The wreckage of a catamaran owned by a missing sailor was found in the Sea of Cortez this week, while a body — which has yet to be identified — was discovered several miles from the wreck.
Pantera, a 44-ft homebuilt catamaran owned by Canadian Bob Smith, was found near Punta Chivato, just south of the town of Santa Rosalia on the eastern, inland side of the Baja peninsula in the Sea of Cortez; the body found nearby was wearing a wetsuit. Smith and Pantera were officially reported missing on Monday, but no one had heard from Bob, who is in his late 70s, for nearly three months. Cruising sailors are often off or under the radar, but Smith’s daughter Natalie had become concerned after her father’s prolonged silence.
It’s not clear how long the wreckage of Pantera, or the body, had been ashore before it was discovered. Some sources told us it may have been as long as a month.
We’ve gathered information from the tight-knit group of cruisers in the Sea of Cortez who know Bob Smith, and from a call with the Port Captain in Santa Rosalia. Smith was singlehanding, and was said to be having problems with his boat — he was apparently steering via lines attached to his rudders. Reader Wayne Gorrie said that he and his wife visited Smith last year in La Paz. “He was in fine form, but it was clear to me that the boat was not,” Gorrie commented on our website.
We also spoke with cruiser Robert Settle yesterday in La Paz, who told us that Smith had last been seen by another cruising boat near Bahía de los Ángeles, about 200 miles to the north of Santa Rosalia, around November 9 or 10.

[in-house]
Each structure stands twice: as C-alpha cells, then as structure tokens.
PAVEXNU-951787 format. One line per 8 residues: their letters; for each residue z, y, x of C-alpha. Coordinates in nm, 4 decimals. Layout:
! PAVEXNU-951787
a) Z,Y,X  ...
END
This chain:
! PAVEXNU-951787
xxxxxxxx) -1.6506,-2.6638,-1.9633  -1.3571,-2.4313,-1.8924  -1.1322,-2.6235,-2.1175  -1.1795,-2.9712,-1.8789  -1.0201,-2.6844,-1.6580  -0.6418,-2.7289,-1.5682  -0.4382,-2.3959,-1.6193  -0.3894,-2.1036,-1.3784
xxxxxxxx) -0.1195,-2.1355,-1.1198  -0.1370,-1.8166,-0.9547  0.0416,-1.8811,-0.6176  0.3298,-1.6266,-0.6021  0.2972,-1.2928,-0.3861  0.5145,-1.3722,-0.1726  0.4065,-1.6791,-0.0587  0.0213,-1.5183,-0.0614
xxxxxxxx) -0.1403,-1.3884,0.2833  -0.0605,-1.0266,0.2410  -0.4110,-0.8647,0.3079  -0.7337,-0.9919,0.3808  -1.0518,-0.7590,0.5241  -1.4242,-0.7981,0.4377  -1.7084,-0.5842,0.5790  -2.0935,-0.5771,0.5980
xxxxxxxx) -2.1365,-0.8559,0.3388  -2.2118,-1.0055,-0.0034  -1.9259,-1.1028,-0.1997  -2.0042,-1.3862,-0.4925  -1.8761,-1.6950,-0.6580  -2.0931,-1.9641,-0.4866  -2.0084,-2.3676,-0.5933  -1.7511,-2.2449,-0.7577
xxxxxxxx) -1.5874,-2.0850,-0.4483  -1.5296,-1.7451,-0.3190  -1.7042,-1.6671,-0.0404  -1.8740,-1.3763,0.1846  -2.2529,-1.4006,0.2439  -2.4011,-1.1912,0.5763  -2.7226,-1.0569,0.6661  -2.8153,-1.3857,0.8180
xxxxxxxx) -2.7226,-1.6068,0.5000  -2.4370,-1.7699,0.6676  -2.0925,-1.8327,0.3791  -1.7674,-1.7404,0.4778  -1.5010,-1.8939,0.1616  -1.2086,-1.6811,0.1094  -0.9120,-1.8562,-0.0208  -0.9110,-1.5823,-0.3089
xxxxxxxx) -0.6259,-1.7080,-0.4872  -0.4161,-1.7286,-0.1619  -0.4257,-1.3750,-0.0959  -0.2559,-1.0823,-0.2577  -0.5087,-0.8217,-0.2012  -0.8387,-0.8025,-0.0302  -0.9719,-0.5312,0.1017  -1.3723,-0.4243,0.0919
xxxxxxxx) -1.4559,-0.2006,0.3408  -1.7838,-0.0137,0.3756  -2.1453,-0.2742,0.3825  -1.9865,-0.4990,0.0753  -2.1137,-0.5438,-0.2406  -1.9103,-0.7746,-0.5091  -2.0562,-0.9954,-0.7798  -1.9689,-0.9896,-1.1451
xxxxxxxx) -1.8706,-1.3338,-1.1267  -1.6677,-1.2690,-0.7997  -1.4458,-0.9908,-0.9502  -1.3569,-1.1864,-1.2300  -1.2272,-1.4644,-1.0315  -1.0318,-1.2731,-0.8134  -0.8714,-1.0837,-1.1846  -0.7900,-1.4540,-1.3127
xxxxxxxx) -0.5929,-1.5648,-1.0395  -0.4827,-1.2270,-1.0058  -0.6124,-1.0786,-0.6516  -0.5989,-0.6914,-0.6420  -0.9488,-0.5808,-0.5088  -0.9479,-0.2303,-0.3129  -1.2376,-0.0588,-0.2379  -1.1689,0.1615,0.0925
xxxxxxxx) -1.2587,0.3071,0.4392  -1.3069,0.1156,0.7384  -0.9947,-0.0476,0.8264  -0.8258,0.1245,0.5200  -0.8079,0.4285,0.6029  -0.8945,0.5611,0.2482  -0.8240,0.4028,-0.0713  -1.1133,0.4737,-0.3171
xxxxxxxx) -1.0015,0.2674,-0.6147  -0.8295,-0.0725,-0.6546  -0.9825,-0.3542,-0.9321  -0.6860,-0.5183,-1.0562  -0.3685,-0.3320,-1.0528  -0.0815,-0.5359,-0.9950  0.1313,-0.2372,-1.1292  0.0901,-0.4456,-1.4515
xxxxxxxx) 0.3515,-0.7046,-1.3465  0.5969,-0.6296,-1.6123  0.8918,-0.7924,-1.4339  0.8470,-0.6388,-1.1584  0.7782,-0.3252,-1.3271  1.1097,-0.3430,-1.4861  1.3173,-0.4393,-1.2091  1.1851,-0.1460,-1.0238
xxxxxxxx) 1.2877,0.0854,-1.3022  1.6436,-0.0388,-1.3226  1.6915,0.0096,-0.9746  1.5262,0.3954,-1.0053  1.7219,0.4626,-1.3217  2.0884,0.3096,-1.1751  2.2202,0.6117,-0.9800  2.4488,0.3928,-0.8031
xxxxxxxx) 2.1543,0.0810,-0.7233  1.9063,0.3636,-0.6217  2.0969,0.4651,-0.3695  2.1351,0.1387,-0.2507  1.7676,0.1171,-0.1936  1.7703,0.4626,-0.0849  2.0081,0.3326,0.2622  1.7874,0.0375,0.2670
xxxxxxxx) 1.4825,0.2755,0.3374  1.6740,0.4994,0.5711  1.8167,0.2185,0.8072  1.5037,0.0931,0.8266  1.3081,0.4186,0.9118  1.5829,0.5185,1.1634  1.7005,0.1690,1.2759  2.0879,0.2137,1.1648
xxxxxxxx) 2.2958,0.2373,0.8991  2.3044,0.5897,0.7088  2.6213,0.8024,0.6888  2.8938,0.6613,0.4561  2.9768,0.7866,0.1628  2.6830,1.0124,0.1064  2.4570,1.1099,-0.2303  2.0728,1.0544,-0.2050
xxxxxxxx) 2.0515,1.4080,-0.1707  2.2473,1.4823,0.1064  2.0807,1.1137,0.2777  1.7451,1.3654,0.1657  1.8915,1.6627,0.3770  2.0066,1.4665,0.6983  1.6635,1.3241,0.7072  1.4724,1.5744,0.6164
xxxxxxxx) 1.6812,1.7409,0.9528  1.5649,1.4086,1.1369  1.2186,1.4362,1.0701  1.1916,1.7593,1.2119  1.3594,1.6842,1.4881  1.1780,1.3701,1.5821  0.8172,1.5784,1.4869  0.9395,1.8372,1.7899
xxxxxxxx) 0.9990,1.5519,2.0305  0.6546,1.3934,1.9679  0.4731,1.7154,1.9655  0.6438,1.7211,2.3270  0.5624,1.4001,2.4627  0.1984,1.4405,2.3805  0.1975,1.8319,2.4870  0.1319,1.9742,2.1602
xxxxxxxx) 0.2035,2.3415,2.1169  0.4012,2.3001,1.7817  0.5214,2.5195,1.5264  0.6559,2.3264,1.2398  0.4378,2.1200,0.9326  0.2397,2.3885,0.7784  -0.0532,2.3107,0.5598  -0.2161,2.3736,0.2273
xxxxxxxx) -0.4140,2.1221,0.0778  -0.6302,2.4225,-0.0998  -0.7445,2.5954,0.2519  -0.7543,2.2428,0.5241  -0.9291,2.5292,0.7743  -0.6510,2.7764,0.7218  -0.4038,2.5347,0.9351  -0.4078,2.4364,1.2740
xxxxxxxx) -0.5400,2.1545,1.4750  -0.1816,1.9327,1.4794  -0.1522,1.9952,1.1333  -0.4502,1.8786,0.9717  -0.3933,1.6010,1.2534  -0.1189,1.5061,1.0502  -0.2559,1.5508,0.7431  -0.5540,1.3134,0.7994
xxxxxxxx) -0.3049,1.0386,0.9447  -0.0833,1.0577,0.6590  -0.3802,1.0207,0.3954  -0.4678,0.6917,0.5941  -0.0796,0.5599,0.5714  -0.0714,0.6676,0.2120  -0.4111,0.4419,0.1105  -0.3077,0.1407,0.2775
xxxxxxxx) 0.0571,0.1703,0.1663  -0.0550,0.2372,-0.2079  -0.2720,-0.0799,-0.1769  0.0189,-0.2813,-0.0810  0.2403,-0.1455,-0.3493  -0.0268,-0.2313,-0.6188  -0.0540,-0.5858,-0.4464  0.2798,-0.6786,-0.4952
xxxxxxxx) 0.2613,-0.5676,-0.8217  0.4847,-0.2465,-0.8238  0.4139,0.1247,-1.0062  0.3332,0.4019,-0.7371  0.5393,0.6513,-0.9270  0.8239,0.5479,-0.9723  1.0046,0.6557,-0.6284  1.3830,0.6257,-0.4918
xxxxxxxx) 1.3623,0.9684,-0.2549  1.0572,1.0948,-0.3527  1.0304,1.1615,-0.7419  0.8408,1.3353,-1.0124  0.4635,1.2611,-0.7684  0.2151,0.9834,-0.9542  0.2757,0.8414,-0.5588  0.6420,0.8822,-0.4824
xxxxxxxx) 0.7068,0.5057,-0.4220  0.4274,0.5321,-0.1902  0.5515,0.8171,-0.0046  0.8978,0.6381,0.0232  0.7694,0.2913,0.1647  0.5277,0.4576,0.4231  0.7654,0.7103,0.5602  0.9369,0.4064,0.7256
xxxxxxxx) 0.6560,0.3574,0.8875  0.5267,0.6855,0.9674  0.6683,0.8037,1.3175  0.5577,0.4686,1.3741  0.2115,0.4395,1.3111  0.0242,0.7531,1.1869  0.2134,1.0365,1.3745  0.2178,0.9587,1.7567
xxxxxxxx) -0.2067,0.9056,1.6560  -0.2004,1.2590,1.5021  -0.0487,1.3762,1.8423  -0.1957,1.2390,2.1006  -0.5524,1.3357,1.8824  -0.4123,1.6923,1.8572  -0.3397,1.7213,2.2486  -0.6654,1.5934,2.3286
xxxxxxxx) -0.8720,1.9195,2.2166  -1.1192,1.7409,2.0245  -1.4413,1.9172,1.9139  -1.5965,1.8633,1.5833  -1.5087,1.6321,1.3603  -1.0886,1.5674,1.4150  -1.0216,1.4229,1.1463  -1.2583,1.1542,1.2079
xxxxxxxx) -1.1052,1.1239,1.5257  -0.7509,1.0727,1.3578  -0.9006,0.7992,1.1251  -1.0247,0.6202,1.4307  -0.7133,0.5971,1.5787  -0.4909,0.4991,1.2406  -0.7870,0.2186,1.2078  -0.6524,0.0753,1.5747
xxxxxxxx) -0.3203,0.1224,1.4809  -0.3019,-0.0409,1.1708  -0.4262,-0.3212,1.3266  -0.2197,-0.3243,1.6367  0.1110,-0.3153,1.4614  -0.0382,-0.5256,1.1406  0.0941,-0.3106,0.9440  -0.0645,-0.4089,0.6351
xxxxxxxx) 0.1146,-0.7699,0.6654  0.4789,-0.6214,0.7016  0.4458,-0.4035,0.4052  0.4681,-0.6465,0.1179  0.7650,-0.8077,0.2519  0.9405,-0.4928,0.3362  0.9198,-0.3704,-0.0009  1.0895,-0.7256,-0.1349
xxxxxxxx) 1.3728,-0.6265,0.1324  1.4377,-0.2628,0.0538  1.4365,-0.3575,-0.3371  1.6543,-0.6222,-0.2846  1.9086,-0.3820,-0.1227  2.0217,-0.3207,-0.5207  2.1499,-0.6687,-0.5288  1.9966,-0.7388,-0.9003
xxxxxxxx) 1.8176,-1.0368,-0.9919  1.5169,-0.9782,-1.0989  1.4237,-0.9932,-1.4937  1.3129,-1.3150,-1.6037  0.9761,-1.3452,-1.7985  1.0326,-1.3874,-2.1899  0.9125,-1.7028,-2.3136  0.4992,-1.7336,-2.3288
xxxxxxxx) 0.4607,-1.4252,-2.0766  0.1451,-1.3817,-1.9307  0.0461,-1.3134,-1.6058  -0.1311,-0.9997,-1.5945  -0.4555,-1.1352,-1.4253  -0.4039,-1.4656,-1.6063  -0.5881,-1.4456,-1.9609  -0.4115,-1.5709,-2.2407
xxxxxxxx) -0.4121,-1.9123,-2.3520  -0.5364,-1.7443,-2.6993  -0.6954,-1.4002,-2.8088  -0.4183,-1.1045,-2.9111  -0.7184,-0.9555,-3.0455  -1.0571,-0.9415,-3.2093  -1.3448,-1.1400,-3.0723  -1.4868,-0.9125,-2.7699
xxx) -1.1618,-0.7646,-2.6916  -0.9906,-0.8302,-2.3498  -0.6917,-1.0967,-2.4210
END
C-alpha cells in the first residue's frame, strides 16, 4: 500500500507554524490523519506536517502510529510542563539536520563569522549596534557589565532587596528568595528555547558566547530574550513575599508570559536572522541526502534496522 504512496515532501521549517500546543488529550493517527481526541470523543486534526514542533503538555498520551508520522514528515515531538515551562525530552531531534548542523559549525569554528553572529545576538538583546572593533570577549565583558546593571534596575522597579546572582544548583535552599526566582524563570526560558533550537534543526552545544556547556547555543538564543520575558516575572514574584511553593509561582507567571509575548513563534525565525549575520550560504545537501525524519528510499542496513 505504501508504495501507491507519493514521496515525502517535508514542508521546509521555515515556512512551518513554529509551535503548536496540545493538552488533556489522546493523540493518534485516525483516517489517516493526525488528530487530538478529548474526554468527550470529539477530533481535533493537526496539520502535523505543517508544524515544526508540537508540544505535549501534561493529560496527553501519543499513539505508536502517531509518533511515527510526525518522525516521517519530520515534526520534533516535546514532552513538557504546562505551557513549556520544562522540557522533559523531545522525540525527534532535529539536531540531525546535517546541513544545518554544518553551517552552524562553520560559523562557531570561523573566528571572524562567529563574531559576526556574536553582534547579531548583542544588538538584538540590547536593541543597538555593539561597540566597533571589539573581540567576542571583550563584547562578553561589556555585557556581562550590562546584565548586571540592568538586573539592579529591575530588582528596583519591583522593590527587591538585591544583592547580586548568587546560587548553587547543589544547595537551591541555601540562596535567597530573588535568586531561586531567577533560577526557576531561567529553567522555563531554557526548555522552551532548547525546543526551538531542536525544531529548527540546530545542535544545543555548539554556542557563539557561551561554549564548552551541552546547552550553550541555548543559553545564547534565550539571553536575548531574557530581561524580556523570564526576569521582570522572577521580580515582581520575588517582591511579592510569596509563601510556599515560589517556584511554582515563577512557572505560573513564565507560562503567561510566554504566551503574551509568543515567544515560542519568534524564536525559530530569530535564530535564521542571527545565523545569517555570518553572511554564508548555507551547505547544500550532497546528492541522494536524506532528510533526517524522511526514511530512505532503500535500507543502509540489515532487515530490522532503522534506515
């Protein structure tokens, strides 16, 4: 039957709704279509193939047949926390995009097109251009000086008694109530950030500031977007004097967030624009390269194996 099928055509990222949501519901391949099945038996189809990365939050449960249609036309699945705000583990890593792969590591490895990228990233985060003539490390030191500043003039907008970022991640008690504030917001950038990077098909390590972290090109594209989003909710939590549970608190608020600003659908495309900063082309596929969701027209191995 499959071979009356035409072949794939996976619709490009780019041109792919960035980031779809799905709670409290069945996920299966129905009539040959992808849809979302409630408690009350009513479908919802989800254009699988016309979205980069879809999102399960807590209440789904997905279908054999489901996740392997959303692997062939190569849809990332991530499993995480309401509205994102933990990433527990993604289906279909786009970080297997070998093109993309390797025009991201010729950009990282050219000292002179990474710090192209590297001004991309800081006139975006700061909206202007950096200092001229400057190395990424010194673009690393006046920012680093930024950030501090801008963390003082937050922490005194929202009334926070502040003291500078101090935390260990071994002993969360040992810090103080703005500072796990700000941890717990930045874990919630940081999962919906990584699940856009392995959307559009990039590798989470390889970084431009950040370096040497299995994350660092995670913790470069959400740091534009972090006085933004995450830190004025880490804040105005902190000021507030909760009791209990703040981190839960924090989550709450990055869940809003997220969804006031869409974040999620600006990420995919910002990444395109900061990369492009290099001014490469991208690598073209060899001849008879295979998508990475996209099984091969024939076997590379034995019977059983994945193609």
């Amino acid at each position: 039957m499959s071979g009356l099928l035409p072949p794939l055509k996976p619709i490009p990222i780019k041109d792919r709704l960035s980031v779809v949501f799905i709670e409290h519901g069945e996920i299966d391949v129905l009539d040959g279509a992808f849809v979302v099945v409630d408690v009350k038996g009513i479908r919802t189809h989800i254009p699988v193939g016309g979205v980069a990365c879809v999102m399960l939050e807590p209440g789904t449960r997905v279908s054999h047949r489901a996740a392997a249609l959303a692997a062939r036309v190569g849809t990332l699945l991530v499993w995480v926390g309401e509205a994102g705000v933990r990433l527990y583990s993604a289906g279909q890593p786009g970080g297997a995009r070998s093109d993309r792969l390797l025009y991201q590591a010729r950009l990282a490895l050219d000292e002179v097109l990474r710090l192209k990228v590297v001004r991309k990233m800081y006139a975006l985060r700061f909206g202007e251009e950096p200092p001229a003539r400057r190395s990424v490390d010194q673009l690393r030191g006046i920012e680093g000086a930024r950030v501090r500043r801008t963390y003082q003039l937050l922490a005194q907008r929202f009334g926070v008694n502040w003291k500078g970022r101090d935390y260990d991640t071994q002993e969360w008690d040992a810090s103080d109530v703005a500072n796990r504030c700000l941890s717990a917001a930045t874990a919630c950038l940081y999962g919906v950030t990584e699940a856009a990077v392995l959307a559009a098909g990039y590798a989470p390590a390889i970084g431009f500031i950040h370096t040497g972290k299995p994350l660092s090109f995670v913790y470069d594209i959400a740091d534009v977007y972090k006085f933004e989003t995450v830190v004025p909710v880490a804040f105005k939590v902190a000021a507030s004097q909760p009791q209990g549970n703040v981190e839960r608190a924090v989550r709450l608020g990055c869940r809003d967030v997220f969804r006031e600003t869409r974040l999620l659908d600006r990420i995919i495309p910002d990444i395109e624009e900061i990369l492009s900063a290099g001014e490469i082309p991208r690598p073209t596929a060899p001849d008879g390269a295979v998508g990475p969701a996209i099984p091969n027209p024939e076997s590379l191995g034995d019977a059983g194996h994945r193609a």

“Bob contacted them on VHF, and they told him they were about to get slammed by weather. They saw him launch a spinnaker [and sail away].” Smith was apparently headed south, away from an oncoming northerly. Settle described Smith’s catamaran Pantera as very high-tech, super lightweight and “touchy” in big wind.
DNA testing will be done on the body, with results expected in a few weeks. Natalie Smith told us that she’s hoping people can help determine if her father is still alive, and if he needs help.
Ailyn van Os contributed reporting to this story.
“I was thumbing through AIS, and found the Dar Młodzieży is coming to town,” reader John Dukat wrote. It’s true — the 357-ft Polish sail training ship is currently at the Embarcadero in San Francisco next to the Exploratorium at Pier 15.
The Dar Młodzieży will be in the Bay though Saturday, and we’re told that tours are available.
“Dar Młodzieży” translates to “the gift of youth.” The ship replaced the frigate Dar Pormoza, which had trained officers of merchant and fishing fleets for over 50 years. “[Dar Młodzieży] proved to be a highly successful sail training ship and four other sisters were built in the following years [after she was built in 1982],” said Sail Training International. “She has graced the Tall Ships’ races with her presence on a regular basis for around 25 years.”
There will be an official welcoming ceremony today. Dar Młodzieży is scheduled to set sail on Saturday for L.A., and is making her way to Panama for World Youth Day in January.
If you happen to be on the Embarcadero — or even better, if you take a tour — please send us some photos.
After a massive purple blob enveloped the West Coast this weekend, things are finally calming down. But there were some fireworks, first.
Things were especially intense over the weekend.
Ocean Beach was mental, which the Coast Guard saw as a perfect opportunity to do some training in the surf. “[The Coast Guard] were practicing shallow surf rescue maneuvers,” a post from NorCal Wild said.